One of my favorite foods ever is Hitsumabushi. I do really enjoy eating Japanese eel whenever I can in Japan, as Unagi Sushi, Unagi Don (Unagi bowl), Unaju (Unagi rice) or in any other form that Japanese freshwater eel is served there are countless Unagi eel dishes. Grilled eel, steamed eel, cooked eel. You get the idea.

There really are many places across the country where eel in all its forms is prepared exquisitely, but nothing can top the signature dish Hitsumabushi in Nagoya.

If you want to find out about other Nagoya signature dishes also known as Nagoya Meshi, check out my Nagoya Food Guide.

Hitsumabushi originated in the Meiji Period in Nagoya when waitresses served the sliced eel with rice from big tubs for keeping cooked rice which ware called Ohitsu. Which is where the name comes from.

The preparation process of Hitsumabushi is also different from other places around Japan. The eel is sliced open at the belly and grilled whole without steaming it.

How to Enjoy Hitsumabushi in Nagoya

The preparation isn’t the only thing special about Nagoya Hitsumabushi. It is actually the eating procedure which makes the whole dish so special and so delicious.

When you order Hitsumabushi you will get a tray, the main feature is of course the bowl filled with rice and topped with eel. There is often a layer of shredded nori between the fish and the rice.

There will also be a second, smaller bowl which is empty. A spoon, often made from wood, some condiments like green onions and wasabi as well as Japanese style pickles, called Tsukemono. You will also get a little pot, which might look like a teapot but can come in different forms and sizes.

After you have taken a couple of pictures (or maybe that’s just me) you devide your serving into 4 parts.

First Serving

a full set of hitsumabushi in nagoya

One fourth of your rice with eel is your first serving. Use the spoon to place it into your empty bowl. You enjoy the first serving as it is. Rice served with grilled eel in a rich and sweet sauce with a bit of nori.

Second Serving

For the second serving you add some condiments to your eel after you have placed the eel into your bowl. Condiments can be green onions, wasabi or sansho pepper. I love all of these on my Hitsumabushi. Try them, the flavor changes completely.

Third Serving

third serving of hitsumabushi in nagoya

For your third serving you finally get to use the content of the little pot. It contains either a broth or green tea with which you make some delicious eel Ochazuke. You might think, pouring broth or tea on rice is very strange, I thought so too the first time I tried it, but it is really very very delicious.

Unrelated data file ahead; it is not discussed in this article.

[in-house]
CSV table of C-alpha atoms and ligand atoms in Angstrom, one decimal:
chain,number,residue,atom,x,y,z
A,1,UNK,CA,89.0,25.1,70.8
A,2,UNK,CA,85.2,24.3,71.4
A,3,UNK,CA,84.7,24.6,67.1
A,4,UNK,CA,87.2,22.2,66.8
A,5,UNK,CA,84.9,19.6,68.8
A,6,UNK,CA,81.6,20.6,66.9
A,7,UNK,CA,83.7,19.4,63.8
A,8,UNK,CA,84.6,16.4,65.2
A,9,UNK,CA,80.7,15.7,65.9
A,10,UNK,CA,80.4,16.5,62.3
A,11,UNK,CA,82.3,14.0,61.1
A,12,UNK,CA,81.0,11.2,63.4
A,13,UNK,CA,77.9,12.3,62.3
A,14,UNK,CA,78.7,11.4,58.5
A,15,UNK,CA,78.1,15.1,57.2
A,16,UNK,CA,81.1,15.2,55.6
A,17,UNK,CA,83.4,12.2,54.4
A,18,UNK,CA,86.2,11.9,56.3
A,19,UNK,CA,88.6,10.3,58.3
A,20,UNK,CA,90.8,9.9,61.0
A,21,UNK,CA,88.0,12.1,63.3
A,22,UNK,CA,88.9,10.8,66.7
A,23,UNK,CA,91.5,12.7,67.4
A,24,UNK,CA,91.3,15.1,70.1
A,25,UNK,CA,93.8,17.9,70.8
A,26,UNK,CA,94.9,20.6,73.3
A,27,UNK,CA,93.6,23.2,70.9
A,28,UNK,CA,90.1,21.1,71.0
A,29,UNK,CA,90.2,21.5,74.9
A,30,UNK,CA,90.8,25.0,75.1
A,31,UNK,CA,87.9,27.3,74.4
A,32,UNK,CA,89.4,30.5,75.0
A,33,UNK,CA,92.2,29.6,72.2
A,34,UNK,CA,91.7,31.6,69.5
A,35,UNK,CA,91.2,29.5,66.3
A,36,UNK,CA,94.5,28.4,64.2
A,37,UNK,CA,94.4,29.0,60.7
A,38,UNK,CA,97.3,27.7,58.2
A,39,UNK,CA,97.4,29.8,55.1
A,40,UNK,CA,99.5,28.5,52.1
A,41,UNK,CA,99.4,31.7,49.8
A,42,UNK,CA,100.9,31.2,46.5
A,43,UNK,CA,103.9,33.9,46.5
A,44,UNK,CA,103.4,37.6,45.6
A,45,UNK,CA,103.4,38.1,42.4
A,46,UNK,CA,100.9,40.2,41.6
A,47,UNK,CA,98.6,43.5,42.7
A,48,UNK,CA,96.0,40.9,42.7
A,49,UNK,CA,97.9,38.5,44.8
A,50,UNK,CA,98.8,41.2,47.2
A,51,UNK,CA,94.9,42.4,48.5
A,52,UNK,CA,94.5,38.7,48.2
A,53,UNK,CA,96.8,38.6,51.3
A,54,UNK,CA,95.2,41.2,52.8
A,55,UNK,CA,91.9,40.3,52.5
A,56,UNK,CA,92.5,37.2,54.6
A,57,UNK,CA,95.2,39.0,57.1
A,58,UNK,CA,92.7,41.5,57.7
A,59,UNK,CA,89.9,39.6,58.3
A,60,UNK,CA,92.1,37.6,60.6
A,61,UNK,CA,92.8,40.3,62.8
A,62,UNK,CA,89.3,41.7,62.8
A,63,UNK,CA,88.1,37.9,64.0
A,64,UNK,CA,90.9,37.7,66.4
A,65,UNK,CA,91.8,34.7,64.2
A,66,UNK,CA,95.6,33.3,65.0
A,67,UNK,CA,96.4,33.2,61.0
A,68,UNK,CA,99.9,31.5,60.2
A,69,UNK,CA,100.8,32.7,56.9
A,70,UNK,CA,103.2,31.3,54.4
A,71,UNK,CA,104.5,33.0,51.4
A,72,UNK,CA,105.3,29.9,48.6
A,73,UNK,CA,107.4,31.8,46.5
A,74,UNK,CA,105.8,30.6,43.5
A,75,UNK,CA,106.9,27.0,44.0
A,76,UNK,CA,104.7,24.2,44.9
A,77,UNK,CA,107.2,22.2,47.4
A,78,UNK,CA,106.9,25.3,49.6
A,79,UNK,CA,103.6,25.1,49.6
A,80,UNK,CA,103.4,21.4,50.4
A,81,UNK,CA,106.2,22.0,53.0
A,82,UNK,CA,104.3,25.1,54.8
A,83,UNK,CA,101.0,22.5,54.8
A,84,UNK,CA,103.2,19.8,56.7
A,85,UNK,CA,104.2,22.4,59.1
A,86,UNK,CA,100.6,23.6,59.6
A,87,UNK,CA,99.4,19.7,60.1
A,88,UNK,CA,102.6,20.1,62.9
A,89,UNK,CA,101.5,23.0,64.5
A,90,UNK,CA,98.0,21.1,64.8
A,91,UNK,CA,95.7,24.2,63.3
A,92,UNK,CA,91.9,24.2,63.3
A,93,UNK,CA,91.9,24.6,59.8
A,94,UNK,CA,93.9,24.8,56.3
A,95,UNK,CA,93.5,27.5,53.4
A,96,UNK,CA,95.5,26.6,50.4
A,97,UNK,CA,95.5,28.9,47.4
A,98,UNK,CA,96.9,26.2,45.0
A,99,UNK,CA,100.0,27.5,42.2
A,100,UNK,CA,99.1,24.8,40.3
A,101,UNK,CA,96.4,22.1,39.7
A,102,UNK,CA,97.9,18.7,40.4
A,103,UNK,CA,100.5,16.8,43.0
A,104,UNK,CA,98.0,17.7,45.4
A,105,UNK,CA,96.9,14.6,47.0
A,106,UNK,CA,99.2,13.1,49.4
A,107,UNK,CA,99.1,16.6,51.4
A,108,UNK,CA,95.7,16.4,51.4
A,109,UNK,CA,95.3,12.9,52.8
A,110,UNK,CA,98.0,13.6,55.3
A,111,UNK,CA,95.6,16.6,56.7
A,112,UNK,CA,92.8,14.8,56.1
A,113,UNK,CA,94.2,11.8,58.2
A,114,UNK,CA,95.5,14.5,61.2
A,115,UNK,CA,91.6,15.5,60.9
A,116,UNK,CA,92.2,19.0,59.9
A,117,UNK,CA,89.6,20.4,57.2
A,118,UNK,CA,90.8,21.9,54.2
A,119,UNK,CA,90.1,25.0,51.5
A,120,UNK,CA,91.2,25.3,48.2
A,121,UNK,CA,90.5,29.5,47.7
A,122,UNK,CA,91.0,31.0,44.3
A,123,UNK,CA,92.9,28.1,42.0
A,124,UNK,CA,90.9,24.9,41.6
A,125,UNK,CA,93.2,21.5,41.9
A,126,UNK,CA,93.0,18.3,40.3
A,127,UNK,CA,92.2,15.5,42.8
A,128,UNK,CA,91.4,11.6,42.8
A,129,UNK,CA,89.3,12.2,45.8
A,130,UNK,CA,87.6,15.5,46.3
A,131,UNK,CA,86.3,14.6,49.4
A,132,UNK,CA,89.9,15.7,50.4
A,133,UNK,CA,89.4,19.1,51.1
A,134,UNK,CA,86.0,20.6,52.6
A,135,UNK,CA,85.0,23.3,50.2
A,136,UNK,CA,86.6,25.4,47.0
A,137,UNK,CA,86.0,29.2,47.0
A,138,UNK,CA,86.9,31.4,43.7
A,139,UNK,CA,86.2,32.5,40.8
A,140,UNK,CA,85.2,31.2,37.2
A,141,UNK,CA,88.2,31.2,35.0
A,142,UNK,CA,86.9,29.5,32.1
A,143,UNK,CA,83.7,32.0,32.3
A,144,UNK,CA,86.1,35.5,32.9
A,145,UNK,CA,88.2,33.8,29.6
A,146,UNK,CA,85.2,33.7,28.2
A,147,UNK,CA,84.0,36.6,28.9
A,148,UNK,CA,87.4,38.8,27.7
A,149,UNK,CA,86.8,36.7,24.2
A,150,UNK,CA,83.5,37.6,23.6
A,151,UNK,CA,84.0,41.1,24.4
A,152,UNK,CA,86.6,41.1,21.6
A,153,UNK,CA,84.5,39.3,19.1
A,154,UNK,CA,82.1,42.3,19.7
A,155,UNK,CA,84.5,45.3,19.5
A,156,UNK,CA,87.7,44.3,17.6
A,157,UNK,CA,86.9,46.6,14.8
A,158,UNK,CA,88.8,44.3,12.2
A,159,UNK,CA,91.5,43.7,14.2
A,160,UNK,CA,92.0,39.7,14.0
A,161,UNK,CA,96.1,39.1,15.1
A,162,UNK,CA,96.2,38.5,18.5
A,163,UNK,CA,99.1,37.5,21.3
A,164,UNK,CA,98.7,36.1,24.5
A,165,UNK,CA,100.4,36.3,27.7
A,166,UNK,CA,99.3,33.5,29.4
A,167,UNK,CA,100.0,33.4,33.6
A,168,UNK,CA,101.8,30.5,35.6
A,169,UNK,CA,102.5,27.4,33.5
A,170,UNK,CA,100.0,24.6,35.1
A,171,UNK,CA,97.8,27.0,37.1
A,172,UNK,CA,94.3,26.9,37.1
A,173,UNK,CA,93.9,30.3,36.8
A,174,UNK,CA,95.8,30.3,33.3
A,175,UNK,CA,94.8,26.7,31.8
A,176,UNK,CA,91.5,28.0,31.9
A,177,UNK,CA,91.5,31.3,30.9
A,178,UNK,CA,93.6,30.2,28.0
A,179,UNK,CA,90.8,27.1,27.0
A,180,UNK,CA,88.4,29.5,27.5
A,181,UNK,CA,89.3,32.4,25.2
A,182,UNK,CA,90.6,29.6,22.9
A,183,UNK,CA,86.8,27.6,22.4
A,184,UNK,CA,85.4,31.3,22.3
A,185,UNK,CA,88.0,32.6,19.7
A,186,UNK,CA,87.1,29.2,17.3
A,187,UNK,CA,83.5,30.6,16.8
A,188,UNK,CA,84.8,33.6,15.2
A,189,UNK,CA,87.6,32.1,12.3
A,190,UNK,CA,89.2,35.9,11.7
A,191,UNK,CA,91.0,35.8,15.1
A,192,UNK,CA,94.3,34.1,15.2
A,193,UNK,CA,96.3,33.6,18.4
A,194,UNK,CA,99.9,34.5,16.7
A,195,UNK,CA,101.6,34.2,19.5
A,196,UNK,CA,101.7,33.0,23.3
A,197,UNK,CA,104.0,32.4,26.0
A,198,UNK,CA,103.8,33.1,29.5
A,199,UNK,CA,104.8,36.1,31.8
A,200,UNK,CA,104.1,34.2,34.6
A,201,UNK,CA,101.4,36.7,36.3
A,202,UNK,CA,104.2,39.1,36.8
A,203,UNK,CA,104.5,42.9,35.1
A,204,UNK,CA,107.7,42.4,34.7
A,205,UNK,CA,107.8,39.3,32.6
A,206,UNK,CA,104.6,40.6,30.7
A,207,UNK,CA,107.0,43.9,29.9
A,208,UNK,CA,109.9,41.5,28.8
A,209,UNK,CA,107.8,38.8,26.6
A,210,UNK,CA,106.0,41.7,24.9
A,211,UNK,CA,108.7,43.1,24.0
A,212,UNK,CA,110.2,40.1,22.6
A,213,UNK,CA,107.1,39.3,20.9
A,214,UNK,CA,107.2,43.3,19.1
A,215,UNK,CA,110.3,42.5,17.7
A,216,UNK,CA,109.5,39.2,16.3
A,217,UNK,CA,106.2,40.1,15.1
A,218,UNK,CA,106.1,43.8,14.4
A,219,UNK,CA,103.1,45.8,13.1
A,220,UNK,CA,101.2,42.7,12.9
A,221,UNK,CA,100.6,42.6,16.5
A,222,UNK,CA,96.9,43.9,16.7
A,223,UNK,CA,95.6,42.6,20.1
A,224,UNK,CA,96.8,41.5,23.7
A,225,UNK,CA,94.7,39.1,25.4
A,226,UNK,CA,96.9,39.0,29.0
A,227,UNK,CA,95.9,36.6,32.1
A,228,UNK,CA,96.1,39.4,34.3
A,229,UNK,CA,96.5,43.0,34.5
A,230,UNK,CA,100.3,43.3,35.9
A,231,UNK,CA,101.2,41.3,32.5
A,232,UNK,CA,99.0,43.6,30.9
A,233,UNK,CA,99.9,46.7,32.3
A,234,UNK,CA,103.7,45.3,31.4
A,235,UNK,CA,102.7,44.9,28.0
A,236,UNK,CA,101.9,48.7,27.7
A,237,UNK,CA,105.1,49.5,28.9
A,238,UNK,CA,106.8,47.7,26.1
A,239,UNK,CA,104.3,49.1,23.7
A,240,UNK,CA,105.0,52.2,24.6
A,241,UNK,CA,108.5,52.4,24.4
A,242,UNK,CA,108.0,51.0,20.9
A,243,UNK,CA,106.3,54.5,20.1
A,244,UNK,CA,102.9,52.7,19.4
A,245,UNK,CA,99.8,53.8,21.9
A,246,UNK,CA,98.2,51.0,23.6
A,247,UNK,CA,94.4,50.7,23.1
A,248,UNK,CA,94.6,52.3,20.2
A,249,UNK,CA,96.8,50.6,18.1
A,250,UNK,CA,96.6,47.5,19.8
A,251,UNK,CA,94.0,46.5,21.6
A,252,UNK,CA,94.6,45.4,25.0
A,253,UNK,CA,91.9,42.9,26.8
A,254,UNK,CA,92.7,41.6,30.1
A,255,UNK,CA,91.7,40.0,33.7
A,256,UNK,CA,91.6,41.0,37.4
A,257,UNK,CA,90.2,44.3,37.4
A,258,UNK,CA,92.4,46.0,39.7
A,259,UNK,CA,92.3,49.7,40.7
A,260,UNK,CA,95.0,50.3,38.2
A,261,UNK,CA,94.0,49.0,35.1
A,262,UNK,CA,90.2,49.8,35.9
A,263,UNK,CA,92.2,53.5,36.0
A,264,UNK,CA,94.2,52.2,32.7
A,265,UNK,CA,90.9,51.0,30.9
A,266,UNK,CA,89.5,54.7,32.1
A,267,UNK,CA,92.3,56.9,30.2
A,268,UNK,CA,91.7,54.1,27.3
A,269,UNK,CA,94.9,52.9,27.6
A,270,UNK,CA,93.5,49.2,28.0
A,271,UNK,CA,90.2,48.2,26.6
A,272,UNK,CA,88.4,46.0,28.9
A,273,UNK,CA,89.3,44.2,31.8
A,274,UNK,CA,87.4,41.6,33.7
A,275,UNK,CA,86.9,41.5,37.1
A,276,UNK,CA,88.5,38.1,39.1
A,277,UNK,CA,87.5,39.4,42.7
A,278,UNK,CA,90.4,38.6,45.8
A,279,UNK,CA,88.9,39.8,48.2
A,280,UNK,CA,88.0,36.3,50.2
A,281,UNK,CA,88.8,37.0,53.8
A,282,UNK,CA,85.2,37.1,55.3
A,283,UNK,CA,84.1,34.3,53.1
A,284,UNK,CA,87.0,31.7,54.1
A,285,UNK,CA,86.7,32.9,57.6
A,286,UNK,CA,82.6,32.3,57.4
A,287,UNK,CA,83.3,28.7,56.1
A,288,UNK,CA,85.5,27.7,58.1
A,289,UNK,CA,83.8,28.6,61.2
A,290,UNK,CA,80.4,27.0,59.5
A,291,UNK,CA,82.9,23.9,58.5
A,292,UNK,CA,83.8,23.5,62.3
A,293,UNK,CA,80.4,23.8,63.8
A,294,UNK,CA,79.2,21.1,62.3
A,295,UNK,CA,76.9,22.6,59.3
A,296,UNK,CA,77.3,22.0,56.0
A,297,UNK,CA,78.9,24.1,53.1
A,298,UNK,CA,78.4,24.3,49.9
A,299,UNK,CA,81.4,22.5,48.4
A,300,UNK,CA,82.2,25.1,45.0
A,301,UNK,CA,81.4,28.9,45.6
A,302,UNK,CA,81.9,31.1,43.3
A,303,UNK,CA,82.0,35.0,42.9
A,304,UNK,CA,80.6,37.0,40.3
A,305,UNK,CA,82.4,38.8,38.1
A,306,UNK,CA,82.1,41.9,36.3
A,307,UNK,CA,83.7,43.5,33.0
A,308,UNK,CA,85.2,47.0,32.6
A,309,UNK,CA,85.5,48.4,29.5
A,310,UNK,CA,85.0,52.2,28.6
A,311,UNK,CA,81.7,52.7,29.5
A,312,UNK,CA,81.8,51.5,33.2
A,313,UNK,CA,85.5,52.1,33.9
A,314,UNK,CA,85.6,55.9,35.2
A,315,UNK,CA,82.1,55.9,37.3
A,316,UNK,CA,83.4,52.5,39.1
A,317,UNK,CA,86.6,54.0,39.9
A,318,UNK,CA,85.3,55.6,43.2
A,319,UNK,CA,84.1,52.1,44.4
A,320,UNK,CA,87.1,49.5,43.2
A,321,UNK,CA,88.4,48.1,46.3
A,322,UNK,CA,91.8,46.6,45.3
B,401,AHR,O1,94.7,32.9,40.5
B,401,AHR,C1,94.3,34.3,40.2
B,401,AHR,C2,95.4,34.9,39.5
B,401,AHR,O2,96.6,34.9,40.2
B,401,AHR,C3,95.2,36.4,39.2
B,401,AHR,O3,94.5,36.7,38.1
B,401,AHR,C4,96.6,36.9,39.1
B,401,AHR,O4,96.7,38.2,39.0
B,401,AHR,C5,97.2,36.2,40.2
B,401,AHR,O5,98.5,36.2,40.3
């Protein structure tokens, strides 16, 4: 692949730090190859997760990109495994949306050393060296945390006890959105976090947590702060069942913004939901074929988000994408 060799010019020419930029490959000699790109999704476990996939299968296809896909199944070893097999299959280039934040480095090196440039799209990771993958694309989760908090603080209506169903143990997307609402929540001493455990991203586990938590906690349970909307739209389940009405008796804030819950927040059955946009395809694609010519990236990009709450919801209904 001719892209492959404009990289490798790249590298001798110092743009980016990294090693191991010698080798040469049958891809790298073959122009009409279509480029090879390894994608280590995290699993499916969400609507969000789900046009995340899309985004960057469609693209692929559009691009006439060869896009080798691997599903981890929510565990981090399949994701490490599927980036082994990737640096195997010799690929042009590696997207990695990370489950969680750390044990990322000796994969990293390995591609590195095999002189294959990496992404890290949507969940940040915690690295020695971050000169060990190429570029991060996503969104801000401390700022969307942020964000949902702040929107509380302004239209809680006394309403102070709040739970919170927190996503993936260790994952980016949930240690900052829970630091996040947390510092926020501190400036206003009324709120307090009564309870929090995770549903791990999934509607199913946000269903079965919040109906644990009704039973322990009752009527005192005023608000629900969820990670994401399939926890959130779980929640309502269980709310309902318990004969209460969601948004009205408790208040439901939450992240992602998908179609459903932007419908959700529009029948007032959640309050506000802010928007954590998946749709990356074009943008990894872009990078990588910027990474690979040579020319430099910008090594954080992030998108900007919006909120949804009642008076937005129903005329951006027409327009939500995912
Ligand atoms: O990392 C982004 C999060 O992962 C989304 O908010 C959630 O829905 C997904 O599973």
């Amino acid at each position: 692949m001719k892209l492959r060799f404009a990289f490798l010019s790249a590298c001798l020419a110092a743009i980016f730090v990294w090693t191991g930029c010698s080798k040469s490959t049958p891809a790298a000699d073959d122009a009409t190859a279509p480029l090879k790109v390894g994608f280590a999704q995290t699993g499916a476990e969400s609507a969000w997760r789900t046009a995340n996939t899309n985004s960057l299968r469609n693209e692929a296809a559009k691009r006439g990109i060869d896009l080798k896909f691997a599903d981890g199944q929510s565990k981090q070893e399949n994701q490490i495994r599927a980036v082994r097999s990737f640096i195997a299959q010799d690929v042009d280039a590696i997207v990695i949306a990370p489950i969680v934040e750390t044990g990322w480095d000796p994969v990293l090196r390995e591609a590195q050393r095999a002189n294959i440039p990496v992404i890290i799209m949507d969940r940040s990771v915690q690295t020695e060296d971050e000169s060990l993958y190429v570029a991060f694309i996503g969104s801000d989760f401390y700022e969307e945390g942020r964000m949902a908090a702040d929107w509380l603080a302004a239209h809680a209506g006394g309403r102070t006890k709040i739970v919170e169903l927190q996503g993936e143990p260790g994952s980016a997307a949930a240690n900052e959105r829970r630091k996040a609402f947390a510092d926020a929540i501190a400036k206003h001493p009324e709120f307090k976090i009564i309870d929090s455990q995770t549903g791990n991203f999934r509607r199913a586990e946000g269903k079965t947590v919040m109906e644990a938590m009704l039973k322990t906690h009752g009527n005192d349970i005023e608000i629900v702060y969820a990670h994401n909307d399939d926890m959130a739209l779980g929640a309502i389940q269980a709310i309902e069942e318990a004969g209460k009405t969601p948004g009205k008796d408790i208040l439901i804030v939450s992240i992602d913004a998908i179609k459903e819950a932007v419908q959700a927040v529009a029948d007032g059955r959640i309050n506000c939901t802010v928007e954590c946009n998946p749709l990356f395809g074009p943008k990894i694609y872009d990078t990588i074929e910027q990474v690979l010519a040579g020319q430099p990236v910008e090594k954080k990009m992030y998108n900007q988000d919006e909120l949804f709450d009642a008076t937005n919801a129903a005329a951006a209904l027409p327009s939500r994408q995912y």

I love putting some extra wasabi into my Ochazuke to give it a little bit of an extra spice, but you can add whatever condiments you like.

Fourth Serving

The last serving is for you to enjoy however you like. I love Ochazuke with some condiments most and so this is usually my fourth and last serving. The Tsukemono pickles are for you to eat between servings.

Where to Eat Hitsumabushi in Nagoya

While there are many delicious foods I recommend you to try in Nagoya (more info on the best food in Nagoya on my Nagoya Food Blog) if you only have time to try one dish I would try Hitsumabushi.

Hitsumabushi Inou Eska

You don’t even have to leave Nagoya Station to try some very authentic and deliciously prepared Hitsumabushi at an Unagi restaurant. On the west side of Nagoya Station is the Esca Underground Shopping Street where you will find some of the best restaurants in Nagoya. One of them is Hitsumabushi Inou, a restaurant specialized in Hitsumabushi.

As I mentioned earlier, Hitsumabushi, the Japanese eel and rice dish, isn’t cheap and a full serving will cost around 30 US dollars. If this seems like a lot of money to spend on a dish you don’t even know you might want to share it or opt for a half portion which is also available.

Opening Hours: 11:00 a.m. – 9:30 p.m.
Address: 6-9 Esca Underground Shopping Street, Tsubakicho, Nakamura Ward, Nagoya 453-0015
Google Maps

Hitsumabushi Nagoya Bincho

Another option to try the Japanese eel dish is Hitsumabushi Bincho Nagoya. During lunch and dinner time this restaurant commands long lines, but it is definitely worth the wait. This restaurant has a long tradition and specializes in Hitsumabushi. You won’t be disappointed.

Opening Hours: 11:00 a.m. – 3:00 p.m. and 5:00 p.m. – 9:30 p.m.
Address: Lachic 7th floor, 3-6-1 Sakae, Naka-ku, Nagoya 460-0008
Google Maps

And lastly, you should always remember: You are in Japan to make new and unique experiences. Trying grilled Unagi will be something you will remember from this trip to Nagoya. I definitely do remember my first time and have enjoyed Hitsumabushi many times since!

If you are looking for other things to do around Nagoya check out my Nagoya Travel Guide. There are also some amazing day trips you can do from Nagoya!

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